There’s nothing like major abdominal surgery to bring home to you the truth behind the old joke, ‘it only hurts when I laugh’, as I discovered on my return from hospital recently.

Waiting for me was the latest newsletter from the Alliance Végétarien (the French Vegetarian Society), accompanied by a petition form which we were urged to get our friends and neighbours to sign. The subject? “Pour la Presence de Menus Vegetariens dans La Restauration Collective”; in other words a plea to include provision for vegetarians in the meals served in schools, hospitals and other public facilities. After having spent the previous ten days on the receiving end of what the French health profession considers meals “suitable for vegetarians”, it was either laugh or cry, and I’ve done far too much crying lately.

As I’ve written elsewhere, it’s not as difficult to be a vegetarian in France as I thought it was going to be – provided you are self-sufficient. The problems start when any part of the French system get its hands on you, and you become dependent on others to provide your nourishment. This happened to me shortly after I was diagnosed as having breast cancer. What had been going to be a short stay in hospital turned into a long one. A series of complications, including deep vein thrombosis and the need for a hysterectomy led to more hospital stays. And so I’ve become wearily familiar with the inside of the local Clinique – and its food.

Before tackling the subject of vegetarian food (or rather lack of it) I must first say that, despite the glowing press it has received in the UK, I found French hospital catering to be no different from the English version. That is, the food was deeply uninspiring, mostly out of a tin or a packet, and there was never quite enough of it. Somewhere, perhaps, lucky hospital patients are wolfing down those fabled three course gourmet meals with wine, but not in Burgundy.

So, how does the French hospital system deal with vegetarians? Answer – by ignoring them. Let’s take my most recent hospital stay as an example. The little booklet the Clinique gives patients on admission contains a pledge to accommodate special diets. As we had found on previous occasions that this pledge was more honoured by the breach than in the observance, we attempted to take the matter up with the Clinique’s administration service a week prior to my admission. Not something they dealt with, we were told, we should bring this up with the senior nurse on the ward I would be staying in.

We’d been down this route before. The problem with leaving things in the hands of the nursing staff is that they know next to nothing about what vegetarians eat, and have other priorities – like providing nursing care for the other 30-odd people on the ward. They did their best, but their best consisted of writing the word “vegetarienne” on the standard menu, and passing this down to the catering staff. What came out the other end was very much a matter of who was in charge of the kitchen that day, and it varied enormously.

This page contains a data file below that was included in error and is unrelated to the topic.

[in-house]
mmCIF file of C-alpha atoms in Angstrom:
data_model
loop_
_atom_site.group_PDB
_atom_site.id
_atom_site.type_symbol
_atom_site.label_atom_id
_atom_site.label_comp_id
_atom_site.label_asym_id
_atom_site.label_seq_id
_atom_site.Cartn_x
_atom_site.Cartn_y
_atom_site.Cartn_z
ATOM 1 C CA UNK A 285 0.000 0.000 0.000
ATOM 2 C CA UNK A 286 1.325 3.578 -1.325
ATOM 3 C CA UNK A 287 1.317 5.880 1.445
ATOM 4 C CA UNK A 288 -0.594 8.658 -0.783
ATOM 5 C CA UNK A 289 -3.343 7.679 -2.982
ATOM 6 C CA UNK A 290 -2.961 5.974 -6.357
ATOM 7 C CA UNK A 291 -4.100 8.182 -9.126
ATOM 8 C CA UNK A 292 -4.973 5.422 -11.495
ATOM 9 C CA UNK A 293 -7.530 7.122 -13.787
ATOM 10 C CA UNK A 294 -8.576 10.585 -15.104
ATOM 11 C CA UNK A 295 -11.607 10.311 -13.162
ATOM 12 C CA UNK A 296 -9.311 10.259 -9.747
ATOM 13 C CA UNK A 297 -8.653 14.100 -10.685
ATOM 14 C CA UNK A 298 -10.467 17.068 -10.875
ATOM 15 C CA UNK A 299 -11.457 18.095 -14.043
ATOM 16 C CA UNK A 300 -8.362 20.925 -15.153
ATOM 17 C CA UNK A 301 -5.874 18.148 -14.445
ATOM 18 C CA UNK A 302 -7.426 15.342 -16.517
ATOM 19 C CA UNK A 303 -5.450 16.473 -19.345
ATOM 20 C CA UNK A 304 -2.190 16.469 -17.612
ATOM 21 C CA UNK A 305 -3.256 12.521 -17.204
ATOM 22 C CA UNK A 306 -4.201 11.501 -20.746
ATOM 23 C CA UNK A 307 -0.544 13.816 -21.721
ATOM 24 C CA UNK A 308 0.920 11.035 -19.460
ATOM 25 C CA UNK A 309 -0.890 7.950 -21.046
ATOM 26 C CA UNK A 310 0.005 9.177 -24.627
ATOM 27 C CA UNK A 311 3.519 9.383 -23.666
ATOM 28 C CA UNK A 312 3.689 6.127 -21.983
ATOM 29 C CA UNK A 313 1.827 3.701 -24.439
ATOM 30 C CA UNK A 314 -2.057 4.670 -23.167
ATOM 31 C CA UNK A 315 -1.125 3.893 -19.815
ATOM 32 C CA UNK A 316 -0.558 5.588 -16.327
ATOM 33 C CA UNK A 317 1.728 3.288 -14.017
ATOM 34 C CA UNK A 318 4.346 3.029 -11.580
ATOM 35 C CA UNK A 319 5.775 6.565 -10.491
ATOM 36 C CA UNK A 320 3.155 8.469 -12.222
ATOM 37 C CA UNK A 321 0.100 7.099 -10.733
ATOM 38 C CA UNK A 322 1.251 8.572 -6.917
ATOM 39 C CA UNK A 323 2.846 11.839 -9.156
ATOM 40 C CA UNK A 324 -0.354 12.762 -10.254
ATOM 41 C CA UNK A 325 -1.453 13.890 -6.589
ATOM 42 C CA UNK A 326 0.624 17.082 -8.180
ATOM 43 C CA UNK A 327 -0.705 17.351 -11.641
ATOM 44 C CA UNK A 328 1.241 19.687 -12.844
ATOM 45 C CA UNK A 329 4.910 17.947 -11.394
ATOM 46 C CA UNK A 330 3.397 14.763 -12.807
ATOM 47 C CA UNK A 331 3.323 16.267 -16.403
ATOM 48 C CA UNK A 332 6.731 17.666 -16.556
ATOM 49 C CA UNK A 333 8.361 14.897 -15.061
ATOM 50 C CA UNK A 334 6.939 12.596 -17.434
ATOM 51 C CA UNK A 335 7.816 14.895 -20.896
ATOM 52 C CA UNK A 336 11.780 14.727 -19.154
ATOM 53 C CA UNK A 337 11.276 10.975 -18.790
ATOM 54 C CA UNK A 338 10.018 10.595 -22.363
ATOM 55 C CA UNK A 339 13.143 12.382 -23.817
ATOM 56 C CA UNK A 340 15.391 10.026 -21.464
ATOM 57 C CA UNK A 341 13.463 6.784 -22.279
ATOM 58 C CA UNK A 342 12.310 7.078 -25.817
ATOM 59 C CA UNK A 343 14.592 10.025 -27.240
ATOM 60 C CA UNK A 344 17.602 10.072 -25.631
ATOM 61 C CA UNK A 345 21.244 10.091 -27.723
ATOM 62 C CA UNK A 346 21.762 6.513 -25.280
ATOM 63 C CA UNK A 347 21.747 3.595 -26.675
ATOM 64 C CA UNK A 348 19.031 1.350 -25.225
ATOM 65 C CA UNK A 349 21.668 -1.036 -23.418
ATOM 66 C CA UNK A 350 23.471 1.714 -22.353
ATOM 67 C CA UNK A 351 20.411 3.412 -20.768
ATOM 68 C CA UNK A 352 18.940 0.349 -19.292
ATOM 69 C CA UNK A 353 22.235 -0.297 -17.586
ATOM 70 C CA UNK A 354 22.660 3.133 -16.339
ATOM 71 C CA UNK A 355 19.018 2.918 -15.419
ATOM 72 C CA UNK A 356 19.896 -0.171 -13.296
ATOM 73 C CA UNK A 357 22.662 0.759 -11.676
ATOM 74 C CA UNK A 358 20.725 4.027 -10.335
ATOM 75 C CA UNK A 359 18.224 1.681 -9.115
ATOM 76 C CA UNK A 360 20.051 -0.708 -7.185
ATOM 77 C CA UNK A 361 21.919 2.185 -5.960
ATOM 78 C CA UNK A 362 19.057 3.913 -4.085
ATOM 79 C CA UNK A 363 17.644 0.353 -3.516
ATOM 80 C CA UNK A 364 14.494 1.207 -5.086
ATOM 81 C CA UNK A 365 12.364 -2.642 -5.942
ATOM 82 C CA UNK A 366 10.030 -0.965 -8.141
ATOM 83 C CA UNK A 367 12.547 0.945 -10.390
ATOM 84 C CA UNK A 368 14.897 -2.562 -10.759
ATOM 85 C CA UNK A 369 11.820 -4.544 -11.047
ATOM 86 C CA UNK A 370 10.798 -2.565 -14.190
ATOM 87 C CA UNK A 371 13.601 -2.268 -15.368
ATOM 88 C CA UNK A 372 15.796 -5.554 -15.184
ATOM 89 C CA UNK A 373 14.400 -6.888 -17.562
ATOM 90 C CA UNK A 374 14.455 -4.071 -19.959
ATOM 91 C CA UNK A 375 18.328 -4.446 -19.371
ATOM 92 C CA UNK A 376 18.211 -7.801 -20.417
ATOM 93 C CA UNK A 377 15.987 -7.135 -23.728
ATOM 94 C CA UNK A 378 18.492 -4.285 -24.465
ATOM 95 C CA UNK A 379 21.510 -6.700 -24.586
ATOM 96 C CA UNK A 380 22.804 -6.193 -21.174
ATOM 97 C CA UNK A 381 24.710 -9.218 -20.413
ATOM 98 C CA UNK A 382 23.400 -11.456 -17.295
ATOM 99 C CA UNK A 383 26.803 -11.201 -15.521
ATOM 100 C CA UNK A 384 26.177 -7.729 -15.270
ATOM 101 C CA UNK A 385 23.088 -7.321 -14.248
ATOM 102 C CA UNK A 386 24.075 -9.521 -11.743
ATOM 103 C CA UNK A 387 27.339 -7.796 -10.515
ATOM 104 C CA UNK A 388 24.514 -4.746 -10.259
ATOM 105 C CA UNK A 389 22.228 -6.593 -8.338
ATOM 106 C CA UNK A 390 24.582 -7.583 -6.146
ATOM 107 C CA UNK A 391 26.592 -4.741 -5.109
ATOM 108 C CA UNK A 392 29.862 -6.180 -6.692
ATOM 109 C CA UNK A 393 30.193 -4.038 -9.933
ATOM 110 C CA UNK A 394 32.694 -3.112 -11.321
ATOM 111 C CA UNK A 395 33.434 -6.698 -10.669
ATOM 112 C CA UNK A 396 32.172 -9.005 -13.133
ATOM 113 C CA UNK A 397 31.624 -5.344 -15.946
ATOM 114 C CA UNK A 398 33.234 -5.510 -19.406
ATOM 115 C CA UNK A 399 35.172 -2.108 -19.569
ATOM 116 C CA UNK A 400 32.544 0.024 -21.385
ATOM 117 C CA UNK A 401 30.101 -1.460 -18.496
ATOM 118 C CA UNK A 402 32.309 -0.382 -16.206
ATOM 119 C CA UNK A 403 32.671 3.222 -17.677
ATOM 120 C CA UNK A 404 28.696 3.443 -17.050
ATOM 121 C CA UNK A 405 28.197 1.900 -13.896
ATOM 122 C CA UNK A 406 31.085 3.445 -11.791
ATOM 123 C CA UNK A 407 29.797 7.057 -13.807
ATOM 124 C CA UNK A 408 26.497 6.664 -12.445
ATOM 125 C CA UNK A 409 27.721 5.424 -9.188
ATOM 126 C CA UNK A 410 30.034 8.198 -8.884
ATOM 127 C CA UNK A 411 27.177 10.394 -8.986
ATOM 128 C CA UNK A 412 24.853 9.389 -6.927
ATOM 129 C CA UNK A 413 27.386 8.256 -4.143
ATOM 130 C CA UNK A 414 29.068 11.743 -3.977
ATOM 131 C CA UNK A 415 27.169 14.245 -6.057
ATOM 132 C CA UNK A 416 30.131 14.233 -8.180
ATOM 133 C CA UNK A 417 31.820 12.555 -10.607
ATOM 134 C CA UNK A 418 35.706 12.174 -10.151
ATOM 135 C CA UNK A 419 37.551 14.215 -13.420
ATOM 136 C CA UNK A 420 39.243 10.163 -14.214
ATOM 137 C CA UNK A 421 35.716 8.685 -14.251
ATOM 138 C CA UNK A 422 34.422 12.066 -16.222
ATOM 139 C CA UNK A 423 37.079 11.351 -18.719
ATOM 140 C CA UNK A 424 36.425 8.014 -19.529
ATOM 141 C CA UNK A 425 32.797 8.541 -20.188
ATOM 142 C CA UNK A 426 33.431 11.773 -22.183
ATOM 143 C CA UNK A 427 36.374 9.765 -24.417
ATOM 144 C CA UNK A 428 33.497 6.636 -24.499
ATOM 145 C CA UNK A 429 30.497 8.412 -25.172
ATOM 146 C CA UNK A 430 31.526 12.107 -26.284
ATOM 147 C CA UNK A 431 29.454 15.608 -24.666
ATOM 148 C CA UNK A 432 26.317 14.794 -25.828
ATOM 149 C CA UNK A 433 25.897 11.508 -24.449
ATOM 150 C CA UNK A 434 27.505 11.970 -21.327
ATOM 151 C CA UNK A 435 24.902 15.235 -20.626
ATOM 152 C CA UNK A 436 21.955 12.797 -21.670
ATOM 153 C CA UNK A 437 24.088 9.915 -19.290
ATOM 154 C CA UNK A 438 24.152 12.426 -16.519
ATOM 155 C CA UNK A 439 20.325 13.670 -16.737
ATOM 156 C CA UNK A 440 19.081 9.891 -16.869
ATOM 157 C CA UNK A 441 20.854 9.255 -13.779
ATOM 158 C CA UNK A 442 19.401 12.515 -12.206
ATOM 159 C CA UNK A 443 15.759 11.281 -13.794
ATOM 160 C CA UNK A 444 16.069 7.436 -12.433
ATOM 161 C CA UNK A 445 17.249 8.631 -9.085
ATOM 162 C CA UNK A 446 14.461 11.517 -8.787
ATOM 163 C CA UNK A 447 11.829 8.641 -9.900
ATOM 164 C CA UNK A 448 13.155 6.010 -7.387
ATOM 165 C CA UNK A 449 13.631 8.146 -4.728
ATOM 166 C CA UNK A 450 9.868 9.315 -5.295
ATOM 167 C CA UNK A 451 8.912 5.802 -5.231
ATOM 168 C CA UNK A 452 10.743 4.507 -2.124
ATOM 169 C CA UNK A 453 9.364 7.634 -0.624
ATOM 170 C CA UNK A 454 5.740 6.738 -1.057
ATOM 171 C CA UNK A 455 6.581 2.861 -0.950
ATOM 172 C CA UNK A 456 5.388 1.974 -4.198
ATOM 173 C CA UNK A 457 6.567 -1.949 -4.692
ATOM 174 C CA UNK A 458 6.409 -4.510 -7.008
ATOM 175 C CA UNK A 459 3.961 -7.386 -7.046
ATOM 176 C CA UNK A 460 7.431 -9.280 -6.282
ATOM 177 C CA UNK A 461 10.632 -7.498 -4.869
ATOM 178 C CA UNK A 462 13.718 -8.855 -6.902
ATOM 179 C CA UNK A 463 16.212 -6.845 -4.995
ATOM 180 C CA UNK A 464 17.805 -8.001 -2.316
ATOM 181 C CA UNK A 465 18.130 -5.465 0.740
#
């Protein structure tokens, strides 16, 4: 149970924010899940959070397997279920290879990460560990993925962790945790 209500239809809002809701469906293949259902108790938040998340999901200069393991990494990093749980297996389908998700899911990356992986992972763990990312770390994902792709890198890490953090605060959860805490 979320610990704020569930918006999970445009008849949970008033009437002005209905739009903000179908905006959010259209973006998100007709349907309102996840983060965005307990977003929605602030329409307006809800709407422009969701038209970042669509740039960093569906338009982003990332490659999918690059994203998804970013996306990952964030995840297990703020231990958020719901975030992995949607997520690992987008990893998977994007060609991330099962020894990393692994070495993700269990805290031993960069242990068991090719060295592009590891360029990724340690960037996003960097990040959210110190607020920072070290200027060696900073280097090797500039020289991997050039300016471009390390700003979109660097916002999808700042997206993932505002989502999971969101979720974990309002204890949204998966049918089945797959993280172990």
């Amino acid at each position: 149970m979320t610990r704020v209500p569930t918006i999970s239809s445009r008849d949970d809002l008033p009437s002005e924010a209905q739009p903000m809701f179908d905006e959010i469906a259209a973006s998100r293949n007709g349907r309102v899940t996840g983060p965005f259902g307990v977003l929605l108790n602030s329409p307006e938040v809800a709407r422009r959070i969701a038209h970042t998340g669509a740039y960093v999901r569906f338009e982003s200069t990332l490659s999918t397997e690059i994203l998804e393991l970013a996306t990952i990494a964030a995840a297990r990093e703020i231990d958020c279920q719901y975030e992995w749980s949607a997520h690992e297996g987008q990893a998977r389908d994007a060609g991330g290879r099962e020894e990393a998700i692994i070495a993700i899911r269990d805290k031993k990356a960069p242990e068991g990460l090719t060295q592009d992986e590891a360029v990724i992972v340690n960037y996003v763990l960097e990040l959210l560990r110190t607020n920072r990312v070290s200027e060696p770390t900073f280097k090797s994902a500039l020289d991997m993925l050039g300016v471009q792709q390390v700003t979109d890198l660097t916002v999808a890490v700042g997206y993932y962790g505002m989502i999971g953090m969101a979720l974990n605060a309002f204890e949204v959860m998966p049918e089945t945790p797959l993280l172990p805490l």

The first few days weren’t a problem, as I didn’t exactly feel like eating. For the next couple I was confined to a light diet, which consisted of the same monotonous vegetable soup served up for every meal. By the time I was given the all clear to eat normally I never wanted to see a bowl of vegetable soup again. Then the fun really started. Some of the time I got the meal sans the meat main course – which meant that one lunch consisted solely of haricot vert – at other times I would get fish (which, I’m sorry to admit, I ate) or the ubiquitous omelette. Other times the kitchen staff either forgot, or ignored the indication that I was a veggie, and I was served meat, which I had to send back. The ward serving staff started looking sheepish, and were obviously drawing lots to determine who was going to serve me my dinner each evening.

It was as I wept over my fifth omelette of the stay that my husband finally lost it. He marched off to harangue the hospital receptionist, who suggested he make an appointment with Monsieur le Director to air his grievance. By this time we were willing to try anything, so he turned up early the next day prepared to beard the lion in his den.

Of course, he didn’t get to see the Director himself. Such officials are far too grand to concern themselves with what goes on in the kitchen. The Director’s secretary, who seemed to include dealing with stroppy customers in her remit, listened sympathetically, until my husband mentioned I was a vegetarian. Of course, that explained it. “It is difficult, Monsieur, for the kitchen staff to cook a special meal for just one person.” However, when my husband pointed out that the Clinique’s pledge implied that that was just what they would do, if necessary, she conceded that he did have legitimate grounds for complaint. When my husband explained that I was scheduled to return in the near future for a final operation, and wanted to be sure of getting a decent meal, she agreed that something would have to be done.

We are now in possession of this lady’s telephone number, with instructions to call her a few days before my next admission, which is scheduled for the end of next month. As with all things in France, it seems to revolve around knowing who to talk to. But will it work? Watch this space.

As for that petition, I’m going to make sure I bully as many people as possible in to signing it toute de suite …

Val Patchett

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